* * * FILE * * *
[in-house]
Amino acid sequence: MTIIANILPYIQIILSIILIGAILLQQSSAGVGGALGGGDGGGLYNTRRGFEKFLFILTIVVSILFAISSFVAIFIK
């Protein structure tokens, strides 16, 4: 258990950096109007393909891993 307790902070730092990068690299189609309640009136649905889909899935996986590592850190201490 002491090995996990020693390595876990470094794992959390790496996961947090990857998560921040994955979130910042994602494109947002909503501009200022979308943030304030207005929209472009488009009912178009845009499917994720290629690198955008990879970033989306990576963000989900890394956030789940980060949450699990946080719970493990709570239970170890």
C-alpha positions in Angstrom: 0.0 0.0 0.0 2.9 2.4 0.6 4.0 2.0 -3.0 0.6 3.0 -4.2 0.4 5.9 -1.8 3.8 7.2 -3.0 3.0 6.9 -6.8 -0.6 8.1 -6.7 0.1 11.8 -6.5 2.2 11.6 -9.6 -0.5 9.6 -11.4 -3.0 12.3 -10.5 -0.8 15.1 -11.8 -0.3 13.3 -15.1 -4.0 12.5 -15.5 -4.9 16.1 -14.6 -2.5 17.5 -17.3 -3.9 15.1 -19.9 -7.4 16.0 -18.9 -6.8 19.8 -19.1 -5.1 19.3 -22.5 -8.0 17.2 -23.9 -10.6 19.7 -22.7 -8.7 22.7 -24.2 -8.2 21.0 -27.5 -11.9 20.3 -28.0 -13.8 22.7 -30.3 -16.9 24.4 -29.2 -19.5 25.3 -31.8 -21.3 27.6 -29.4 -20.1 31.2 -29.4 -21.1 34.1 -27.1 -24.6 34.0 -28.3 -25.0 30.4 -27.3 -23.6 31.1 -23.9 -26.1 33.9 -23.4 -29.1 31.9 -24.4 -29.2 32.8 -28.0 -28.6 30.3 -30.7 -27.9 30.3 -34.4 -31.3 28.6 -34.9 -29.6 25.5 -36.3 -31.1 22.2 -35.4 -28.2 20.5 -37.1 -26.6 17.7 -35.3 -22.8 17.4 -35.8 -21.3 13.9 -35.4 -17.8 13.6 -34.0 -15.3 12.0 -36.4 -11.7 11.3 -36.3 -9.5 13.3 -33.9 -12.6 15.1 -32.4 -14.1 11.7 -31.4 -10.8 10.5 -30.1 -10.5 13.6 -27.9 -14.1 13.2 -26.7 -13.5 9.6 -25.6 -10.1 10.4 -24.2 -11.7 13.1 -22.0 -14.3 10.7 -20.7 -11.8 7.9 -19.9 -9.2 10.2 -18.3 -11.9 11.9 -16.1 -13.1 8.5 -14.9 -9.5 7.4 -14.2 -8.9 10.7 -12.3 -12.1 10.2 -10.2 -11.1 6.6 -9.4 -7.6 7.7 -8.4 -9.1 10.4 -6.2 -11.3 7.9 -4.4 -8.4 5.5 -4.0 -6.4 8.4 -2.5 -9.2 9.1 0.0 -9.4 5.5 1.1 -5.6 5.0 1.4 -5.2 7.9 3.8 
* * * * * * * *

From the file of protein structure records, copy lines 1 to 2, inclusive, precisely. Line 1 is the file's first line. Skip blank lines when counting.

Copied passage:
[in-house]
Amino acid sequence: MTIIANILPYIQIILSIILIGAILLQQSSAGVGGALGGGDGGGLYNTRRGFEKFLFILTIVVSILFAISSFVAIFIK